The Geneva-based International Organization for Standardization approved the code on Friday. The system will separately categorize sales at gun and ammunition stores, which proponents say can help track suspicious gun and ammunition transactions.
Visa, the world’s largest payment network, “will take the next steps,” the company said in a statement on Sunday, “while working to protect all legal commerce on the Visa network in accordance with our long-standing rules.”
American Express said it would follow its usual business practices and work with third-party processors and partners to implement the code.
“We strive to ensure that we have the right controls in place to meet our regulatory and fiduciary responsibilities, as well as to prevent illegal activity on our network,” the company said in a statement Sunday.
A Saturday statement from Mastercard noted that recent bipartisan action in Congress is a positive step in the “significant” fight against gun violence. Now that the ISO has approved the new merchant category code, Mastercard said it is focusing on how the system will be implemented by merchants and their banks.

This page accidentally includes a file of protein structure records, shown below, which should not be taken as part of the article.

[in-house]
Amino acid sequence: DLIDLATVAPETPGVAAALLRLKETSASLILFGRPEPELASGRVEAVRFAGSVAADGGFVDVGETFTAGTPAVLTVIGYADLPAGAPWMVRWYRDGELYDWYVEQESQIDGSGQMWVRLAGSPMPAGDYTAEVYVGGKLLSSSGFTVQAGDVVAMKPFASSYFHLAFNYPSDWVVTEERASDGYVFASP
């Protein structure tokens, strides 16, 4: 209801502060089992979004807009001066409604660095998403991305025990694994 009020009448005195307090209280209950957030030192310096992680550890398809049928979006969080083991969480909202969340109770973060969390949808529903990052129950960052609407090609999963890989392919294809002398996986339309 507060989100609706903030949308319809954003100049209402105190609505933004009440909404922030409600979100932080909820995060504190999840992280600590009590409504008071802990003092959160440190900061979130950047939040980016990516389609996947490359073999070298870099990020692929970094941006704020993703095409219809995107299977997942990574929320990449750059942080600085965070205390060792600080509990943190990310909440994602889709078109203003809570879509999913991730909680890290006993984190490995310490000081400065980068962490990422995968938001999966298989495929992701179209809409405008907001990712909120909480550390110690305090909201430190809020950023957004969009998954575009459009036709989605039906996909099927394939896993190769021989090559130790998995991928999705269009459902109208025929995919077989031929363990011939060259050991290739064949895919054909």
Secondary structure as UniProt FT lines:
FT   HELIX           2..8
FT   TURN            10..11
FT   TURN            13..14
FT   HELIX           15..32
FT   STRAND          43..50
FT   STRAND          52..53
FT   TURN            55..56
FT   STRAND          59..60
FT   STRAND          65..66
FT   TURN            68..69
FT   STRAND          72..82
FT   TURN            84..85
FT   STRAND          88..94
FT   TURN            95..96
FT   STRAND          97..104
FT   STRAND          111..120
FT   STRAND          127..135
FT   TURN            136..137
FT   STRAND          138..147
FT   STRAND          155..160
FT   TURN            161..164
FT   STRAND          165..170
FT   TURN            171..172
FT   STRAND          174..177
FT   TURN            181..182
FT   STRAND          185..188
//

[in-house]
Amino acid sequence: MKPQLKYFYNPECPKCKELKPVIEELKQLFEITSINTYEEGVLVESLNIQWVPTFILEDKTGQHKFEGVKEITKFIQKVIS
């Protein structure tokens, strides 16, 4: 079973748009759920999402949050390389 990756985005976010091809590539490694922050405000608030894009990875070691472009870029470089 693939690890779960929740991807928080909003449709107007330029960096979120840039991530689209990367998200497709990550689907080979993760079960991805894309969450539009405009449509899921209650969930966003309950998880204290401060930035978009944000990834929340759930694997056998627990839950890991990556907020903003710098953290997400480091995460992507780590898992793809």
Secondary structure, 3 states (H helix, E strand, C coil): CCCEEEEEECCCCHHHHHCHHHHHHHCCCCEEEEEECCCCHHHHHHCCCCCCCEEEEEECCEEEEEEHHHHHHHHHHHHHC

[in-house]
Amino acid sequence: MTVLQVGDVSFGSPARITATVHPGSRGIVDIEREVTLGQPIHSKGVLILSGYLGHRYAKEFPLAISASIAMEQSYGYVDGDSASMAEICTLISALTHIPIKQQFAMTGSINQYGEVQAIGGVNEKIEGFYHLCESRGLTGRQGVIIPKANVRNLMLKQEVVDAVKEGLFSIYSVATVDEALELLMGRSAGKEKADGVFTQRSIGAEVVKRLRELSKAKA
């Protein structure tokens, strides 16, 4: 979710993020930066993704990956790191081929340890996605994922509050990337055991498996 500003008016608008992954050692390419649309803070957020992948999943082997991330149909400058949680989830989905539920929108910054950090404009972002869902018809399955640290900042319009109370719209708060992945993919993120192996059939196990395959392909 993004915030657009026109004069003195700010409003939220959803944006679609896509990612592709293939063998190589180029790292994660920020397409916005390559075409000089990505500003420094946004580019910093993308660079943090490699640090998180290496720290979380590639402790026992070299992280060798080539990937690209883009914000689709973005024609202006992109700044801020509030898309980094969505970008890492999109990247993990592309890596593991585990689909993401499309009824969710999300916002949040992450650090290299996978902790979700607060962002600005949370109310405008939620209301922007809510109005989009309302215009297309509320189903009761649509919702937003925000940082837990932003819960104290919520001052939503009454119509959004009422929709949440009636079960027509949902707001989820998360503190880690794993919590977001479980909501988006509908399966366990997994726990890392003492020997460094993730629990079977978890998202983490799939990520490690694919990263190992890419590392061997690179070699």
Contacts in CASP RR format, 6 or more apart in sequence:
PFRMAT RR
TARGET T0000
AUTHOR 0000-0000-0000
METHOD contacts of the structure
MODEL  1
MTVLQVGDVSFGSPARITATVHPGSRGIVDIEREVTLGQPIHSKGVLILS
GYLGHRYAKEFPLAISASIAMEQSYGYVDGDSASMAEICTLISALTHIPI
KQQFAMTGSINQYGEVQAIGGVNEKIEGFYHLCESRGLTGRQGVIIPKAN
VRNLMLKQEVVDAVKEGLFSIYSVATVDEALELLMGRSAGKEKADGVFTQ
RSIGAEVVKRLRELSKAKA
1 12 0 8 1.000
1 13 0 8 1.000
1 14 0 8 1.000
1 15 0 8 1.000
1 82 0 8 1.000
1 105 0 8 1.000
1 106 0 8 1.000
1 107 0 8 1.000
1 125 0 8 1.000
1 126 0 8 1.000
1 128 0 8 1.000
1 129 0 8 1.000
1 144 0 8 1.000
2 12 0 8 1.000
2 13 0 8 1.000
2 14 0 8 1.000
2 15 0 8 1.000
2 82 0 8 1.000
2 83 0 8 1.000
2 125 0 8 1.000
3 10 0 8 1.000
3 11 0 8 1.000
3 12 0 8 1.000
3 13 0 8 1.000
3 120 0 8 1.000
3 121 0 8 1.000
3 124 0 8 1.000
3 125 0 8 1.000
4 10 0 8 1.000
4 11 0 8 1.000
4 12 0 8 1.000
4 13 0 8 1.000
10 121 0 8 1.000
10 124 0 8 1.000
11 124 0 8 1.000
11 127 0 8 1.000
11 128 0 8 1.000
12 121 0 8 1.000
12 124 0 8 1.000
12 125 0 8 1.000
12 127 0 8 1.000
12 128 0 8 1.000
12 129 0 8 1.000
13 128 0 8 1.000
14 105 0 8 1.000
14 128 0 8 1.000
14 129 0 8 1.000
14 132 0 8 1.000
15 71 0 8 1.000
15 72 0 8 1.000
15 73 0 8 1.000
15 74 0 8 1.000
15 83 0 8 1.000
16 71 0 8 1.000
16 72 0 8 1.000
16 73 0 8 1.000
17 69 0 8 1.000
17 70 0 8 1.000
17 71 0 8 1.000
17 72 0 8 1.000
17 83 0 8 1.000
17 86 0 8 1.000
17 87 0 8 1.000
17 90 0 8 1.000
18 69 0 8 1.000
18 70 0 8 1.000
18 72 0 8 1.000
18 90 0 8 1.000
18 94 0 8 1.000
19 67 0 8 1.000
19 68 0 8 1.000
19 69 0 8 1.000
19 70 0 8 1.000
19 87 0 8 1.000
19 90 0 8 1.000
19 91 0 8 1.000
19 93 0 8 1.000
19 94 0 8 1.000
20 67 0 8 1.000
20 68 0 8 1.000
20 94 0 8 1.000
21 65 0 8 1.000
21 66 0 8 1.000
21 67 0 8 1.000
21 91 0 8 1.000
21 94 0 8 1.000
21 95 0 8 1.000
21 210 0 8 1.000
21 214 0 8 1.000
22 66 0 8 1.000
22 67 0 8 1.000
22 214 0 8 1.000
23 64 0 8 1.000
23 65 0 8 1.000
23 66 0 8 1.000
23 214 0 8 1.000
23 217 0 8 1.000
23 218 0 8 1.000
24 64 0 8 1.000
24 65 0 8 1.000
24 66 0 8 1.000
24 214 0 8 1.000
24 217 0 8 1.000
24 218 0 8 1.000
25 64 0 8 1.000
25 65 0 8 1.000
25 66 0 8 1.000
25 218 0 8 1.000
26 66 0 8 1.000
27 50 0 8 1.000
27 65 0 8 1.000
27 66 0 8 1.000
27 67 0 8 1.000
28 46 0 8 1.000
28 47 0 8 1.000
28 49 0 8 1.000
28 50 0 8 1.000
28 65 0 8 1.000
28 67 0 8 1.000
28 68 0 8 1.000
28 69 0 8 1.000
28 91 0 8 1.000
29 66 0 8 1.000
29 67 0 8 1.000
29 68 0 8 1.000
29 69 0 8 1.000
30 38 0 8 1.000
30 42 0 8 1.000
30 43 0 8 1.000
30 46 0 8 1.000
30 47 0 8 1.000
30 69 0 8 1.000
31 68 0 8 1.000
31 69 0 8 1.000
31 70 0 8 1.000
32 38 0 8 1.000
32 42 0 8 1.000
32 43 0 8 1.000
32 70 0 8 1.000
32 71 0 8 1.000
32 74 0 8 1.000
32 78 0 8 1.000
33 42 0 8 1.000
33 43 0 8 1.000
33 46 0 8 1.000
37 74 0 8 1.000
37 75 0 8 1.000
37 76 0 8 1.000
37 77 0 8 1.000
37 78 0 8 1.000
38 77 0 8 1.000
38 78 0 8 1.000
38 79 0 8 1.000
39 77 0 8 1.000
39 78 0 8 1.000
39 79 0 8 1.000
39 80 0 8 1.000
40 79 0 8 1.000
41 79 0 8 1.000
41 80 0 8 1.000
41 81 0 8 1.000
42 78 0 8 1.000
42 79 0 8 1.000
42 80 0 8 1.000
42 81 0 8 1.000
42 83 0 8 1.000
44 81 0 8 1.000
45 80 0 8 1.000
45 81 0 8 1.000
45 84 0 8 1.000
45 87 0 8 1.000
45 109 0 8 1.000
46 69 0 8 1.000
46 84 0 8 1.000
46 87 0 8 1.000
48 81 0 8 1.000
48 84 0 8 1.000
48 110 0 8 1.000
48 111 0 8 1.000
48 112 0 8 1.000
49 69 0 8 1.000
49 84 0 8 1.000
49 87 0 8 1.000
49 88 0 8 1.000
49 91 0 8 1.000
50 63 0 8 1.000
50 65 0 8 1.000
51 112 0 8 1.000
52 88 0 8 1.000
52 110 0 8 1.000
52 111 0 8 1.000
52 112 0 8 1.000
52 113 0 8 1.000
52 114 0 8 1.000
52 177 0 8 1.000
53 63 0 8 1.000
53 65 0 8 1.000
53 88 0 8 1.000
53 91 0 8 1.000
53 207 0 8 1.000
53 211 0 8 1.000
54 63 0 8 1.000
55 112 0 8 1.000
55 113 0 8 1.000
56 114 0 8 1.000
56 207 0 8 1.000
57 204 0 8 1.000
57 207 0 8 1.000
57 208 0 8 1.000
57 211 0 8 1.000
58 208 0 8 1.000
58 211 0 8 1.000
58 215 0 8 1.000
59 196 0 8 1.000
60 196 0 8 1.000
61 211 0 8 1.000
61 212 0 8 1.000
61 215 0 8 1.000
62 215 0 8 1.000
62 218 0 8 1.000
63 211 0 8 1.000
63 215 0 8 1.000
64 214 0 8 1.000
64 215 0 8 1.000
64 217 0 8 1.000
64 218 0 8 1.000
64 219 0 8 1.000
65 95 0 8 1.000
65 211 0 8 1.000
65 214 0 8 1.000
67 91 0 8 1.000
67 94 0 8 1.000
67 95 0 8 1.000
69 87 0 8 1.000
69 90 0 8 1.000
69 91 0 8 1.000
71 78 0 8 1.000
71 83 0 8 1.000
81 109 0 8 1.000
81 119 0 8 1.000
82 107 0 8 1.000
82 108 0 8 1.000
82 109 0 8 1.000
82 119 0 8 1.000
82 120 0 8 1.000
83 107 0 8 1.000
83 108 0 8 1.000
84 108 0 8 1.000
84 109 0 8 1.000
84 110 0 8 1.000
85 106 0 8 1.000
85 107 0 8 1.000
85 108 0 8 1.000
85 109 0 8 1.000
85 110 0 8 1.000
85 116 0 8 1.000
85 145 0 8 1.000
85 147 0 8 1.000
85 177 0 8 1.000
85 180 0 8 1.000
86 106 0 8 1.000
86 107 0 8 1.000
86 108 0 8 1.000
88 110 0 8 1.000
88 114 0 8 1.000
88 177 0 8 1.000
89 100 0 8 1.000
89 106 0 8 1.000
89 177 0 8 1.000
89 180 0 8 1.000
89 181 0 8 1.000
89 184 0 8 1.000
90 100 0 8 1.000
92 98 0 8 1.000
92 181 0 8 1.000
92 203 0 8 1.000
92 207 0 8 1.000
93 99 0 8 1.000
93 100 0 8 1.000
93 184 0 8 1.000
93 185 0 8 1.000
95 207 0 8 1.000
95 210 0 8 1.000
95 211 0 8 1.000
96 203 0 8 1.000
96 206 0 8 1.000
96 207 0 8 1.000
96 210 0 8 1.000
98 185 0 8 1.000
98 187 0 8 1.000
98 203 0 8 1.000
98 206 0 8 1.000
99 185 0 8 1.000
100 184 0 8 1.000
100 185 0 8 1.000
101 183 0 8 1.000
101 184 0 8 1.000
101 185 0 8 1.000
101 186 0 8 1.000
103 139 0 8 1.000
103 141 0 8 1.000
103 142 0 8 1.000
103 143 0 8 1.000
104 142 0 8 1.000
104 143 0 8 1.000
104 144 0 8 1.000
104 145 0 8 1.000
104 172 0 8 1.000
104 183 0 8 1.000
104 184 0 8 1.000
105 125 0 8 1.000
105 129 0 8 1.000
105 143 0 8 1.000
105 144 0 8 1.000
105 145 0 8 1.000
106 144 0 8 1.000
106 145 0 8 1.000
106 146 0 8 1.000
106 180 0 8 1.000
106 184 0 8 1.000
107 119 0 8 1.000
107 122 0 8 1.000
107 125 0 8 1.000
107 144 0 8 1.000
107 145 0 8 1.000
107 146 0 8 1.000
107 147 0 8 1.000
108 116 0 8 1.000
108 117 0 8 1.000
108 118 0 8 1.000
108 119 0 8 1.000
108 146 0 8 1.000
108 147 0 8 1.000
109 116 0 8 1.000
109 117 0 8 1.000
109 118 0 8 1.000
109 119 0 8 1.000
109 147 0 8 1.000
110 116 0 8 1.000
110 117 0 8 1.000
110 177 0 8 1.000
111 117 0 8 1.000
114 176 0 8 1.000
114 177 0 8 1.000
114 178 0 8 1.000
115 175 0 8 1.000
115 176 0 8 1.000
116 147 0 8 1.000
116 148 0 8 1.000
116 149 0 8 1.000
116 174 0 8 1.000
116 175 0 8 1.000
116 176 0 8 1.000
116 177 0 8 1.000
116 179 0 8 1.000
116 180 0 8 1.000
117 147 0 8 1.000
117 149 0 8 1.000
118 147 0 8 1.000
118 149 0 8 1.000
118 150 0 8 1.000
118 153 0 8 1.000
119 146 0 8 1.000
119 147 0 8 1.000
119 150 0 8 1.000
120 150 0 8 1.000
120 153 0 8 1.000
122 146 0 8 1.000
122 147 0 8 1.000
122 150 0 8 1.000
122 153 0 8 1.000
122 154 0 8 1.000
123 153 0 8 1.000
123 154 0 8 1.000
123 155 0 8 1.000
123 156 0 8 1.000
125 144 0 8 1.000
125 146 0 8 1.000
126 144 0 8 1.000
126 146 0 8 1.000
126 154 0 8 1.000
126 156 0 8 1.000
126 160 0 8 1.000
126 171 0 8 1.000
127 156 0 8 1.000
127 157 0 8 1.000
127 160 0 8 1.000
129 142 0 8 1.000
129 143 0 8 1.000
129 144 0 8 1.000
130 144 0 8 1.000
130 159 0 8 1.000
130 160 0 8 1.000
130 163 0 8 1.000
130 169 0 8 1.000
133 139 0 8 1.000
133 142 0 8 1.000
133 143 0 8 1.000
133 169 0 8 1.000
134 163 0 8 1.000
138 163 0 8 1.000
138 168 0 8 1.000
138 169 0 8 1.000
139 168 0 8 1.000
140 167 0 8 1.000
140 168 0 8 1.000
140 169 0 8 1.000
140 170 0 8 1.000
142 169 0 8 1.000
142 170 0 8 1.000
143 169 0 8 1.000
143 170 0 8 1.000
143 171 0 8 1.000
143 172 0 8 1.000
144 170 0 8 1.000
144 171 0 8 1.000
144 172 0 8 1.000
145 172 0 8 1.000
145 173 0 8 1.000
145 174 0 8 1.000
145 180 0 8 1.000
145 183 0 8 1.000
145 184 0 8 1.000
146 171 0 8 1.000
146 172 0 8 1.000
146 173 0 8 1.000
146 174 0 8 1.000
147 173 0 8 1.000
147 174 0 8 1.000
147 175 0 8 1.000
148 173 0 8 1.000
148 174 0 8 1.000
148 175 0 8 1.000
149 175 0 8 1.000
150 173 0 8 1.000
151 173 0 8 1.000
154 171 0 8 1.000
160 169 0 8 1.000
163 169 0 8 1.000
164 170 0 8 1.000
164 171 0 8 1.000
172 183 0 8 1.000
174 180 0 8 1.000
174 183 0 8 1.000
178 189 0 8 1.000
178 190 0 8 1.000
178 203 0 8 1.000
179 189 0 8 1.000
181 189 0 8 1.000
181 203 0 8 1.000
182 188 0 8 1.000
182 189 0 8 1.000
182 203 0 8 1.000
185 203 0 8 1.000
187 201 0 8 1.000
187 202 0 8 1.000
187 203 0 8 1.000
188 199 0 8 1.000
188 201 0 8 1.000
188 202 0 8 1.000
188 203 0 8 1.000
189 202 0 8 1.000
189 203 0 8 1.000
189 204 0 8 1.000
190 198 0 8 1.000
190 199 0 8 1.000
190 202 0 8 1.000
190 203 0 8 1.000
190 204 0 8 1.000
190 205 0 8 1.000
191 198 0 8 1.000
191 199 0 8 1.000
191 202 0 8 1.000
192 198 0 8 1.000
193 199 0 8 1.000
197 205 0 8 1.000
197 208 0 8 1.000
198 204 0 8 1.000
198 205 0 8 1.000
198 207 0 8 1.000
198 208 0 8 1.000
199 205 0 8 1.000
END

“We continue to support lawful purchases on our network while protecting the privacy and decisions of individual cardholders,” Mastercard said in a statement. “This is exactly how we would handle the process for any other suitable MCC, like a bike shop or a sporting goods store.”
“It’s not about tracking or prevention or any virtuous motivation – it’s about creating a national registry of gun owners,” the NRA said on Sunday.